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ACU chairman David Keene to quit in February
Posted By Brian Fitzpatrick On 01/25/2011 @ 9:55 pm In Front Page | Comments Disabled
ACU chairman David Keene
WASHINGTON – Is ACU jumping out of the frying pan and into the fire?
Several American Conservative Union board members have confirmed that David Keene, the chairman of the board of the ACU, is planning to resign at the group’s next meeting. The meeting has not been scheduled yet, but the board will be convened about the time of the next Conservative Political Action Conference, which is being held in Washington D.C. on Feb. 10–12.
An ACU board member lamented that Keene’s likeliest successor, ACU Treasurer Al Cardenas, may share the lack of commitment to social conservatism that has plagued ACU in the latter years of Keene’s chairmanship.
Keene has served as chairman of the ACU for more than 26 years, since Dec. 1984. A longtime Republican political strategist and adviser to several GOP presidential candidates, Keene is also the managing associate of the Carmen Group, a Washington, D.C., lobbying firm, and first vice president of the National Rifle Association.
Keene is leaving ACU in a state of turmoil. The organization alienated social conservatives by permitting a homosexual activist organization, GOProud, to participate in its signature project, the annual CPAC convention. As a result, some of the best-known conservative organizations, including the Heritage Foundation, Family Research Council, American Family Association, Concerned Women for America, Media Research Center and the National Organization for Marriage are not participating in the conference this year.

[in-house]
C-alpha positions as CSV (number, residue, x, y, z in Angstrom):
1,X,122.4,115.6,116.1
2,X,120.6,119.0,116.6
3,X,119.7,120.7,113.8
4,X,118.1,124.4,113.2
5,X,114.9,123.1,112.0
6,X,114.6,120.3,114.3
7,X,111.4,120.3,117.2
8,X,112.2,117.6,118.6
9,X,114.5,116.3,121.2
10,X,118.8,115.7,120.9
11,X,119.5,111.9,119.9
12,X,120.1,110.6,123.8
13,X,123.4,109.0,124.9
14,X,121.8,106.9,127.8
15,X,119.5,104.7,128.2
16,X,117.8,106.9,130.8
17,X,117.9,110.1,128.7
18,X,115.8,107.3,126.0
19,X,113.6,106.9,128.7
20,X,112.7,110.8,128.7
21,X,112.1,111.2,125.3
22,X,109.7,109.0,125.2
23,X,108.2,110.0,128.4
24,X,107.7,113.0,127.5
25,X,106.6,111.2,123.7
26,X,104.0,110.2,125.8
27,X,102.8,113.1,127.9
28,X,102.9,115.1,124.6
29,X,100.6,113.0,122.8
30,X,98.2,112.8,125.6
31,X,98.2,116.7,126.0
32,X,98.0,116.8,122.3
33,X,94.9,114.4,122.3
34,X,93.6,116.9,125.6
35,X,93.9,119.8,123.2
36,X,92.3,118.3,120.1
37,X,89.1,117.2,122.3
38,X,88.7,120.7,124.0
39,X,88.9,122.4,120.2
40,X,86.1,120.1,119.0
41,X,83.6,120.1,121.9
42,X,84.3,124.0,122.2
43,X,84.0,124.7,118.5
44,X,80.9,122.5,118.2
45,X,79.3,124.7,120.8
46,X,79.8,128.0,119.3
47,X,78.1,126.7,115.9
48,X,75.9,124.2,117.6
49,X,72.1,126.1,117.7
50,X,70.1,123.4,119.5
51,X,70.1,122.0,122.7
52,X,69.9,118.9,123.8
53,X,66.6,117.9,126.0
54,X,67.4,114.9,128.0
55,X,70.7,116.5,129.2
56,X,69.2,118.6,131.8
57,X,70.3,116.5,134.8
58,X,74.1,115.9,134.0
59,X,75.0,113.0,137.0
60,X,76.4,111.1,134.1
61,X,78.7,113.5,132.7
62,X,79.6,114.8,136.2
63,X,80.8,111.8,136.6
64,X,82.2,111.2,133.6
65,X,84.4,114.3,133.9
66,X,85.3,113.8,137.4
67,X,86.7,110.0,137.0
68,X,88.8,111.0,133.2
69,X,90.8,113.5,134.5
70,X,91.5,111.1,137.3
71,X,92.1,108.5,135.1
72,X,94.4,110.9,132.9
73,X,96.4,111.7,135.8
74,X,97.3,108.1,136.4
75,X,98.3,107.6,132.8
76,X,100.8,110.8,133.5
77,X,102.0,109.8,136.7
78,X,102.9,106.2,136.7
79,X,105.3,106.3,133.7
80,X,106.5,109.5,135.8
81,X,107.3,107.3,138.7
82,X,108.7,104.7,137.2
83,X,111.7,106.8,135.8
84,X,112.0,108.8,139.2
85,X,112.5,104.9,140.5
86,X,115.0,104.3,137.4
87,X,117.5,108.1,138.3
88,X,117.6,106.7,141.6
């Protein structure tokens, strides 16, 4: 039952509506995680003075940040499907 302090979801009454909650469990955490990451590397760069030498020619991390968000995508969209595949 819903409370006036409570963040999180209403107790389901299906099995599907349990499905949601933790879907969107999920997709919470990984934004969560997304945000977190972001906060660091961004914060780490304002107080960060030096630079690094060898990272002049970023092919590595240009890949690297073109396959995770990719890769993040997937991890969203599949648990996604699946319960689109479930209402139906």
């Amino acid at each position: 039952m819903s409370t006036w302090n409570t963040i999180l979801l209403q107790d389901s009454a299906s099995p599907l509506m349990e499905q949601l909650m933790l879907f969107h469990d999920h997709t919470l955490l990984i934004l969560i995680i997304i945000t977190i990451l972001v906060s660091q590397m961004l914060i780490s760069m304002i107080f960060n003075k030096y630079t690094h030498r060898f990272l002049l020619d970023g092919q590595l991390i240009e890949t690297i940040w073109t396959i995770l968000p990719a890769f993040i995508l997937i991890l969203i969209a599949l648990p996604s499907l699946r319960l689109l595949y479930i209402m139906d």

At the same time ACU has been rocked by a financial scandal in which hundreds of thousands of dollars was reported to the Internal Revenue Service as misappropriated and the group is coming under fire from national security conservatives for allowing Suhail Khan, an alleged associate of radical Muslim activists, to serve on the board.
“David has said he’s going to be leaving to pursue other opportunities,” said board member Becky Norton Dunlop. “This is going to be his last term.”
Keene is expected to become president of the NRA later this year.
“The ACU board will choose his successor,” said board member Morton Blackwell. Keene’s replacement “is yet to be determined,” according to Blackwell.
“The election [of the new chairman] will be held at the next board meeting, right around CPAC time,” Dunlop added.
The board members said only one candidate has stepped forward to replace Keene, ACU board treasurer Al Cardenas. Cardenas, a Miami attorney and Washington lobbyist, is the former chairman of the Republican Party of Florida.
A board member who asked not to be identified acknowledged that ACU needs “major structural changes,” but told WND he doubts Cardenas is the man for the job.